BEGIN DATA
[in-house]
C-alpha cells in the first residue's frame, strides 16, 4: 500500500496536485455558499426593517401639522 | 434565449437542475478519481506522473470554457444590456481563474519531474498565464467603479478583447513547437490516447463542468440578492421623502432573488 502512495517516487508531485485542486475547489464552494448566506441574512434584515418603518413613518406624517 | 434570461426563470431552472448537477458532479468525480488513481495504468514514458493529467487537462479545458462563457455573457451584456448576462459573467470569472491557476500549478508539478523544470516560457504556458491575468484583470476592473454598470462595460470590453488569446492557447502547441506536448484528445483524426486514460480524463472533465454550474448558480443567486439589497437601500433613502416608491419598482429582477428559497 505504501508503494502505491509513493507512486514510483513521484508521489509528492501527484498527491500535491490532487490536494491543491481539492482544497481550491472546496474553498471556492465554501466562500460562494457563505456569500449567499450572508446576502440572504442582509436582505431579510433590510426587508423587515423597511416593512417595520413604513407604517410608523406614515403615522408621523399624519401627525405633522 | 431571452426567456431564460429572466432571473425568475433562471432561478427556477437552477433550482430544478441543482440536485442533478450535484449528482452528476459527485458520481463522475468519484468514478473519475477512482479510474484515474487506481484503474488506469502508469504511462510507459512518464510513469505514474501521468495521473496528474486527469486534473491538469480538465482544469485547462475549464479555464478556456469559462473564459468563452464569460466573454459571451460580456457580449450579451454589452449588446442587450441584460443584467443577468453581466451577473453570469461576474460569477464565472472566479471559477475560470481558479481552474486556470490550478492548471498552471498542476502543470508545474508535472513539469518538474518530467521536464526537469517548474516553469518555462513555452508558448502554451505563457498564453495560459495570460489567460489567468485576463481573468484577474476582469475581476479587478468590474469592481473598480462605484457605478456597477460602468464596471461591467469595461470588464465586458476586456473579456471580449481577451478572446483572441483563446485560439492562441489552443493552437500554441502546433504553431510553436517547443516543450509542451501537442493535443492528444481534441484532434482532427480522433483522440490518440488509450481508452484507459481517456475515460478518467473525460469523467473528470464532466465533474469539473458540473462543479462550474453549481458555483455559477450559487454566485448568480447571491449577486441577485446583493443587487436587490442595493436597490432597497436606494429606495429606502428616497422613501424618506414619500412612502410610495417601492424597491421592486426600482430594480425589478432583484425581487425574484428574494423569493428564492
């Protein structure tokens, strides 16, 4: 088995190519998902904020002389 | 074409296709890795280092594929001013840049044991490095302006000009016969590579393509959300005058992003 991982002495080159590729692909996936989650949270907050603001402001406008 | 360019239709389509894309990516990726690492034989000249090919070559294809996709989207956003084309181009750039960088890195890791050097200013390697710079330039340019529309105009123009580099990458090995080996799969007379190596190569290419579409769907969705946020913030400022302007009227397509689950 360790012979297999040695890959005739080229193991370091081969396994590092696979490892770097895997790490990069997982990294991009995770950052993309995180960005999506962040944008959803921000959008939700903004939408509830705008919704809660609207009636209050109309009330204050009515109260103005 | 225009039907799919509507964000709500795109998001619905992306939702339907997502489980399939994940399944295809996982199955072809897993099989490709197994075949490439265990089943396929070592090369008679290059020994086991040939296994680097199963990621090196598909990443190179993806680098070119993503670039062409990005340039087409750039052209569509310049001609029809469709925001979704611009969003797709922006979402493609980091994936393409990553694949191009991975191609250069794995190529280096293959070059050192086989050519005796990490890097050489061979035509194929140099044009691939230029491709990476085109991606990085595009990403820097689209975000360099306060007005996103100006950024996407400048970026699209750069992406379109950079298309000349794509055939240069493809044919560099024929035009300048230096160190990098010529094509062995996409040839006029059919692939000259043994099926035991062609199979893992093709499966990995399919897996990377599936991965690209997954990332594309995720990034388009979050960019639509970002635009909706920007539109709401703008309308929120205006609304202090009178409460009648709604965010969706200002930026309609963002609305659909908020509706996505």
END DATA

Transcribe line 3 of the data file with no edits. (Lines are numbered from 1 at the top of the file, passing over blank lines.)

């Protein structure tokens, strides 16, 4: 088995190519998902904020002389 | 074409296709890795280092594929001013840049044991490095302006000009016969590579393509959300005058992003 991982002495080159590729692909996936989650949270907050603001402001406008 | 360019239709389509894309990516990726690492034989000249090919070559294809996709989207956003084309181009750039960088890195890791050097200013390697710079330039340019529309105009123009580099990458090995080996799969007379190596190569290419579409769907969705946020913030400022302007009227397509689950 360790012979297999040695890959005739080229193991370091081969396994590092696979490892770097895997790490990069997982990294991009995770950052993309995180960005999506962040944008959803921000959008939700903004939408509830705008919704809660609207009636209050109309009330204050009515109260103005 | 225009039907799919509507964000709500795109998001619905992306939702339907997502489980399939994940399944295809996982199955072809897993099989490709197994075949490439265990089943396929070592090369008679290059020994086991040939296994680097199963990621090196598909990443190179993806680098070119993503670039062409990005340039087409750039052209569509310049001609029809469709925001979704611009969003797709922006979402493609980091994936393409990553694949191009991975191609250069794995190529280096293959070059050192086989050519005796990490890097050489061979035509194929140099044009691939230029491709990476085109991606990085595009990403820097689209975000360099306060007005996103100006950024996407400048970026699209750069992406379109950079298309000349794509055939240069493809044919560099024929035009300048230096160190990098010529094509062995996409040839006029059919692939000259043994099926035991062609199979893992093709499966990995399919897996990377599936991965690209997954990332594309995720990034388009979050960019639509970002635009909706920007539109709401703008309308929120205006609304202090009178409460009648709604965010969706200002930026309609963002609305659909908020509706996505």